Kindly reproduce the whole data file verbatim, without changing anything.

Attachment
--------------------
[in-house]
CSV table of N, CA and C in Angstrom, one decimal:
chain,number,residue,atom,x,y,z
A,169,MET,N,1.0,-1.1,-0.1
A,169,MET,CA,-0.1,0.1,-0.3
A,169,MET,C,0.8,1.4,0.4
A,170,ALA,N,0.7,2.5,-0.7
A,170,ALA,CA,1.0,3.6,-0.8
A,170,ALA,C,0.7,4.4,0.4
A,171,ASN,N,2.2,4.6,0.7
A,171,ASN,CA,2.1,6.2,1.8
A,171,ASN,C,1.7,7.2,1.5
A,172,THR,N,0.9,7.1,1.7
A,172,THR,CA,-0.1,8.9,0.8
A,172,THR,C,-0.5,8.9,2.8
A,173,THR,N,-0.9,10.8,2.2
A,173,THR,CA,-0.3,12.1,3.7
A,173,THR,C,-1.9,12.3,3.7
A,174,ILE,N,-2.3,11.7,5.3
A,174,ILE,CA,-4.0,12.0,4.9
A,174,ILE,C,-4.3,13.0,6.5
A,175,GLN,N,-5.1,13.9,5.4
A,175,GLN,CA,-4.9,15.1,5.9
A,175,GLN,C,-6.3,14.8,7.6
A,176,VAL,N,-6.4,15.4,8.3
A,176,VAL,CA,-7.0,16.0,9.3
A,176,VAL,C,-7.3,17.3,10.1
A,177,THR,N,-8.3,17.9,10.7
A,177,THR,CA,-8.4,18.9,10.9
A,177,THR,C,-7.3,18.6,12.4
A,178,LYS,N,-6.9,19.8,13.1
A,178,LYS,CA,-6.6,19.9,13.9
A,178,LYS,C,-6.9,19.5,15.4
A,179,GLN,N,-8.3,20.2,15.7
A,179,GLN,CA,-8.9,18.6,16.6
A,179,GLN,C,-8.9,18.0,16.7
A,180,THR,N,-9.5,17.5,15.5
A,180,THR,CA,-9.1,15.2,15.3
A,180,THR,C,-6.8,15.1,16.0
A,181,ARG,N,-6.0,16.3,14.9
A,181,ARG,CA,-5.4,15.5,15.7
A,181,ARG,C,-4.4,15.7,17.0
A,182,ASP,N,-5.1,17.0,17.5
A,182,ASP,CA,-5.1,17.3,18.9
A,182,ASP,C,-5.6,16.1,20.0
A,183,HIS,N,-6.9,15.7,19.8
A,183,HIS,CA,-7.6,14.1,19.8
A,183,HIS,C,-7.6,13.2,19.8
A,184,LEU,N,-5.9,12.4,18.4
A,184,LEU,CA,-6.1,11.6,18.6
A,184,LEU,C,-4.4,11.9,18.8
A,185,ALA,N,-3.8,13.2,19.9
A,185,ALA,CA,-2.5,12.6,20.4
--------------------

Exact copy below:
[in-house]
CSV table of N, CA and C in Angstrom, one decimal:
chain,number,residue,atom,x,y,z
A,169,MET,N,1.0,-1.1,-0.1
A,169,MET,CA,-0.1,0.1,-0.3
A,169,MET,C,0.8,1.4,0.4
A,170,ALA,N,0.7,2.5,-0.7
A,170,ALA,CA,1.0,3.6,-0.8
A,170,ALA,C,0.7,4.4,0.4
A,171,ASN,N,2.2,4.6,0.7
A,171,ASN,CA,2.1,6.2,1.8
A,171,ASN,C,1.7,7.2,1.5
A,172,THR,N,0.9,7.1,1.7
A,172,THR,CA,-0.1,8.9,0.8
A,172,THR,C,-0.5,8.9,2.8
A,173,THR,N,-0.9,10.8,2.2
A,173,THR,CA,-0.3,12.1,3.7
A,173,THR,C,-1.9,12.3,3.7
A,174,ILE,N,-2.3,11.7,5.3
A,174,ILE,CA,-4.0,12.0,4.9
A,174,ILE,C,-4.3,13.0,6.5
A,175,GLN,N,-5.1,13.9,5.4
A,175,GLN,CA,-4.9,15.1,5.9
A,175,GLN,C,-6.3,14.8,7.6
A,176,VAL,N,-6.4,15.4,8.3
A,176,VAL,CA,-7.0,16.0,9.3
A,176,VAL,C,-7.3,17.3,10.1
A,177,THR,N,-8.3,17.9,10.7
A,177,THR,CA,-8.4,18.9,10.9
A,177,THR,C,-7.3,18.6,12.4
A,178,LYS,N,-6.9,19.8,13.1
A,178,LYS,CA,-6.6,19.9,13.9
A,178,LYS,C,-6.9,19.5,15.4
A,179,GLN,N,-8.3,20.2,15.7
A,179,GLN,CA,-8.9,18.6,16.6
A,179,GLN,C,-8.9,18.0,16.7
A,180,THR,N,-9.5,17.5,15.5
A,180,THR,CA,-9.1,15.2,15.3
A,180,THR,C,-6.8,15.1,16.0
A,181,ARG,N,-6.0,16.3,14.9
A,181,ARG,CA,-5.4,15.5,15.7
A,181,ARG,C,-4.4,15.7,17.0
A,182,ASP,N,-5.1,17.0,17.5
A,182,ASP,CA,-5.1,17.3,18.9
A,182,ASP,C,-5.6,16.1,20.0
A,183,HIS,N,-6.9,15.7,19.8
A,183,HIS,CA,-7.6,14.1,19.8
A,183,HIS,C,-7.6,13.2,19.8
A,184,LEU,N,-5.9,12.4,18.4
A,184,LEU,CA,-6.1,11.6,18.6
A,184,LEU,C,-4.4,11.9,18.8
A,185,ALA,N,-3.8,13.2,19.9
A,185,ALA,CA,-2.5,12.6,20.4